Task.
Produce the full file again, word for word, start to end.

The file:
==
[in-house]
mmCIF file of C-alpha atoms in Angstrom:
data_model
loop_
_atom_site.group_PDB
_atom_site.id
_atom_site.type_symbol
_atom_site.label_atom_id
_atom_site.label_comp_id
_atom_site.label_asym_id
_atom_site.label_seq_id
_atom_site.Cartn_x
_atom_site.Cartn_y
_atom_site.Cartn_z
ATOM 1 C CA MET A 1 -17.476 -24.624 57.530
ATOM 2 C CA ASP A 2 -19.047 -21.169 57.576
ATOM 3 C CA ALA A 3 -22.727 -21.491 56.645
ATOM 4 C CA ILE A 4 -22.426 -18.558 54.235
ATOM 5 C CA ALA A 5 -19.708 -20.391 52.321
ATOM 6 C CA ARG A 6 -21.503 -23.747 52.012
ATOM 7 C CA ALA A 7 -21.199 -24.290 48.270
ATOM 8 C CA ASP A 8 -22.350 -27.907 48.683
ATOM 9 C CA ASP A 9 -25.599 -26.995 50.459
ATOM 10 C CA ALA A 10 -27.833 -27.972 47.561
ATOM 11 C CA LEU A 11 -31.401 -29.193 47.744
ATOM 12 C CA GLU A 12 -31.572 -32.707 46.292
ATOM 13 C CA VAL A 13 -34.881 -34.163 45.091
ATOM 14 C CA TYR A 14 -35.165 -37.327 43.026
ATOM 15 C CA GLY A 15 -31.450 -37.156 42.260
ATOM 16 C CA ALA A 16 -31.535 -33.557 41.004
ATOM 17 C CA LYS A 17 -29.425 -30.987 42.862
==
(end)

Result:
[in-house]
mmCIF file of C-alpha atoms in Angstrom:
data_model
loop_
_atom_site.group_PDB
_atom_site.id
_atom_site.type_symbol
_atom_site.label_atom_id
_atom_site.label_comp_id
_atom_site.label_asym_id
_atom_site.label_seq_id
_atom_site.Cartn_x
_atom_site.Cartn_y
_atom_site.Cartn_z
ATOM 1 C CA MET A 1 -17.476 -24.624 57.530
ATOM 2 C CA ASP A 2 -19.047 -21.169 57.576
ATOM 3 C CA ALA A 3 -22.727 -21.491 56.645
ATOM 4 C CA ILE A 4 -22.426 -18.558 54.235
ATOM 5 C CA ALA A 5 -19.708 -20.391 52.321
ATOM 6 C CA ARG A 6 -21.503 -23.747 52.012
ATOM 7 C CA ALA A 7 -21.199 -24.290 48.270
ATOM 8 C CA ASP A 8 -22.350 -27.907 48.683
ATOM 9 C CA ASP A 9 -25.599 -26.995 50.459
ATOM 10 C CA ALA A 10 -27.833 -27.972 47.561
ATOM 11 C CA LEU A 11 -31.401 -29.193 47.744
ATOM 12 C CA GLU A 12 -31.572 -32.707 46.292
ATOM 13 C CA VAL A 13 -34.881 -34.163 45.091
ATOM 14 C CA TYR A 14 -35.165 -37.327 43.026
ATOM 15 C CA GLY A 15 -31.450 -37.156 42.260
ATOM 16 C CA ALA A 16 -31.535 -33.557 41.004
ATOM 17 C CA LYS A 17 -29.425 -30.987 42.862